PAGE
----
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What do Shaul Elovitch, Itschak Shrem and the Dankner family have in common?

All run major business groups that invested widely in high tech and telecommunications during the boom, and belly-flopped.

Elovitch came a cropper with Ofek, which was supposed to compete with Bezeq but lost $30 million and collapsed. Shrem invested hundreds of millions of shekels in tech startups whose shares imploded. And the Dankners, well, do we really need to go into it?

They have another thing in common, too. All three were partners in the great multichannel television fiasco. Shrem and Elovitch invested hundreds of millions of shekels, which they'll most likely never see again, in the Yes satellite TV venture. And the Dankners sank tremendous amounts into cable, via Matav Cable Systems.

But the threesome have yet another thing in common. They were all saved by one purely astonishing company this year, a telecommunications company with practically no equity at all, but that is traded at a market cap of $1.4 billion. All of five years old, its stock doubled in 2003, allowing its shareholders to exchange some of its shares for NIS 400 million cash in hand.

Yes, it's Partner Communications, which provides cellular communications under the "Orange" brandname. Elbowing into the supposedly saturated cellular market five years ago, it paid the state an exorbitant $400 million cash for its operating permit. It then took all the money it raised on Wall Street to return loans to its owners, who then threw it into the roaring capital market to sink or swim, with no backing at all.

Partner, the last company to join Israel's cellular arena, was forced to contend with the first-on-the-scene Pelephone Communications, a subsidiary of Bezeq, and with Cellcom, a well-oiled cash machine belonging to the richest, most powerful business groups in Israel. Yet Partner made it, wresting away the crown as Israel's leading cellular provider.

Ilan Shiloach, manager of the McCann-Erickson advertising agency, put it beautifully on the occasion of dumping Pelephone for Cellcom in November: "The two companies stopped looking at each other this last year. They are looking mainly at what Partner is doing."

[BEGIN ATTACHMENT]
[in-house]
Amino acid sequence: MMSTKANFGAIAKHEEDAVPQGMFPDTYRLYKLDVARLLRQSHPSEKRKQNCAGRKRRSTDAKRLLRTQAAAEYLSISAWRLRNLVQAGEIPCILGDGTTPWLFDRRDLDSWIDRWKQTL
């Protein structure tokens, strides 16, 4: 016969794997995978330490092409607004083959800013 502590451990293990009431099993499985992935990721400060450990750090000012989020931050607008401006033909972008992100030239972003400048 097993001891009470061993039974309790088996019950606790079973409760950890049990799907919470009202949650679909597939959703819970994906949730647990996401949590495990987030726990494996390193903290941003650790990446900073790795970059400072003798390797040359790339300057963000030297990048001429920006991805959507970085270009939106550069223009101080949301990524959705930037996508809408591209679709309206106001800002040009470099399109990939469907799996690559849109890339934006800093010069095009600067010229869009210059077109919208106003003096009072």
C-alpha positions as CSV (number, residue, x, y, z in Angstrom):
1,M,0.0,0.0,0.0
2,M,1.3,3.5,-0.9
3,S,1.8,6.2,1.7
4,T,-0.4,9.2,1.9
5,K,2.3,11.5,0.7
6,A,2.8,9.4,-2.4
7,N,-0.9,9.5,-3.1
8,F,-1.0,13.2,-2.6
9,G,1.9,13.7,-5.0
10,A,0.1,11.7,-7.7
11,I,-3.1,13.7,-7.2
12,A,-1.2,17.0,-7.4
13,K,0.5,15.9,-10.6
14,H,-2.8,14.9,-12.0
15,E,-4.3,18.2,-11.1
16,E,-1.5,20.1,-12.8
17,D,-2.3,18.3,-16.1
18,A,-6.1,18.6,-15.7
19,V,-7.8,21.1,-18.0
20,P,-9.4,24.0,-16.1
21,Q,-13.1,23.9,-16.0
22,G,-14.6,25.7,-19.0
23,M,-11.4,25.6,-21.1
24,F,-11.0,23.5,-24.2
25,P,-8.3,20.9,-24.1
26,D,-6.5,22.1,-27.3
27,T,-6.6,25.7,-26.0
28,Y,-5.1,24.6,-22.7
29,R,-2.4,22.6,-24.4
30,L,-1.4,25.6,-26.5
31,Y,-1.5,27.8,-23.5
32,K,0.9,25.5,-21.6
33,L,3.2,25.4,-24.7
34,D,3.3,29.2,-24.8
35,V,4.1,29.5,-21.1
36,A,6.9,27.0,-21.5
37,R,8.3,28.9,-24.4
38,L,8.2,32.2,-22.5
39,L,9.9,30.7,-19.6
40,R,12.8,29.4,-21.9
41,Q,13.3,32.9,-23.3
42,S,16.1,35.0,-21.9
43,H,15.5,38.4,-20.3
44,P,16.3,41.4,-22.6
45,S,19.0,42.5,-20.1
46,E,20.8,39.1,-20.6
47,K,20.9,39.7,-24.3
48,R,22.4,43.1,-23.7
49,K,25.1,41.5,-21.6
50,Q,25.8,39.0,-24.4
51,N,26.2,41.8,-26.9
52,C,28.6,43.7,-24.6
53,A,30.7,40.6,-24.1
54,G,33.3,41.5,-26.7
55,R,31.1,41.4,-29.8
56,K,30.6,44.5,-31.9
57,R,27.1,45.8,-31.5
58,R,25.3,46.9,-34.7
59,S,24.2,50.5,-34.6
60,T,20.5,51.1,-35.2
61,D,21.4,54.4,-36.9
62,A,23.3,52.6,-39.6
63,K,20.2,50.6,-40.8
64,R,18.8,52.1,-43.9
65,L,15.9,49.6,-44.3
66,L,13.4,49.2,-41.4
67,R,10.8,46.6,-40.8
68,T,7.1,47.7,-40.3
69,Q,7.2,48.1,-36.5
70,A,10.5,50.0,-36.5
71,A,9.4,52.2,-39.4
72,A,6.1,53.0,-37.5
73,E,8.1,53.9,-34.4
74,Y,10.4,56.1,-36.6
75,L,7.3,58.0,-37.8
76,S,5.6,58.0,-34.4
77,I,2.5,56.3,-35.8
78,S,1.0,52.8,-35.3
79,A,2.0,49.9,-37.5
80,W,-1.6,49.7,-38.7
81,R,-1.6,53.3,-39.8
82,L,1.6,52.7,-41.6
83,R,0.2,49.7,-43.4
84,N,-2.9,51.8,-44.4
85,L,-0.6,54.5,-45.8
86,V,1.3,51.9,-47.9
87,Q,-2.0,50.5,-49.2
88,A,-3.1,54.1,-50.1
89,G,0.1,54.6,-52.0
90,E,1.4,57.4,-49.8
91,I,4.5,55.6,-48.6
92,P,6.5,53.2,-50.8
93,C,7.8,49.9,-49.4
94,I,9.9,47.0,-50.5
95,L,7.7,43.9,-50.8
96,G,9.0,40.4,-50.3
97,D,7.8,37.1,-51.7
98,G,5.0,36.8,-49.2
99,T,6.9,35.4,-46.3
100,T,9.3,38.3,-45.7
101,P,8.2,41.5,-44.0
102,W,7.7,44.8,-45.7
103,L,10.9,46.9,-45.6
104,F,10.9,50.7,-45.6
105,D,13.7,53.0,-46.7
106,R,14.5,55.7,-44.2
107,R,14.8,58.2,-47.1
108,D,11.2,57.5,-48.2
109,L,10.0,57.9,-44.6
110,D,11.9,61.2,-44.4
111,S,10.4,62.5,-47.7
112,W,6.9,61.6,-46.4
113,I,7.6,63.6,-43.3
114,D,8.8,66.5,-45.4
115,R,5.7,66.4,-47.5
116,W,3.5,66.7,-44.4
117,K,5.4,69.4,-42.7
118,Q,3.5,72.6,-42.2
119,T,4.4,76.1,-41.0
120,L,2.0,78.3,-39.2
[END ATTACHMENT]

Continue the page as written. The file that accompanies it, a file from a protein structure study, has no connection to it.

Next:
Not only they; the entire capital market has its eyes glued on the Partner-orange phenomenon. Partner's whole business is in the domestic Israeli arena, it was launched during the bubble days, it paid tremendous fees to the state, yet it managed to create great value for its original shareholders.

From the start of 2003, Partner has netted NIS 358 million, compared with NIS 53 million in the same nine months of 2002. Yet more importantly, its cash flow was NIS 700 million before interest, and only NIS 337 million of that was directed to investments in equipment and fixed assets.

The fact that bears best testimony to the company's performance is that despite the competition and huge investments required in its sector, Partner is scaling back its liabilities to the banks. From the start of the year it has reduced its debt burden by NIS 400 million.

Wait a moment, did we mention the competition? Caution is necessary when talking of competition in telecommunications. The great fight over the marketplace seems to be behind us. Competition today is largely over new subscribers, and as for the existing ones, certain companies seem to be starting to regard them as a captive audience ripe for milking.

It might be premature to say the cellular market has settled into a triopolistic equilibrium, but that's the general direction. It may explain why analysts have started to call Partner a "cash cow", meaning a company operating in a stable market that generates strong and relatively reliable cash flows.

For the sake of caution, we should note that Partner still has an elephantine NIS 3.6 billion debt and zero shareholder equity. The market valuation, $1.4 billion, harks back to the pricing of happier times. But even if Partner seems highly priced, clearly the many question marks hovering over the company in particular, and over the cellular arena's capacity to feed three rivals, are disappearing.

It is therefore unsurprising that Partner is the only player in the telecommunications sphere to still have its original manager, Amikam Cohen. The rest have changed the hand on their rudder once or twice. Any CEO looking at Partner's results, or Cohen's share of the stock that makes him one of Israel's richer men, can understand why he isn't on the lookout for new thrills, and why he prefers to keep riding his cash cow.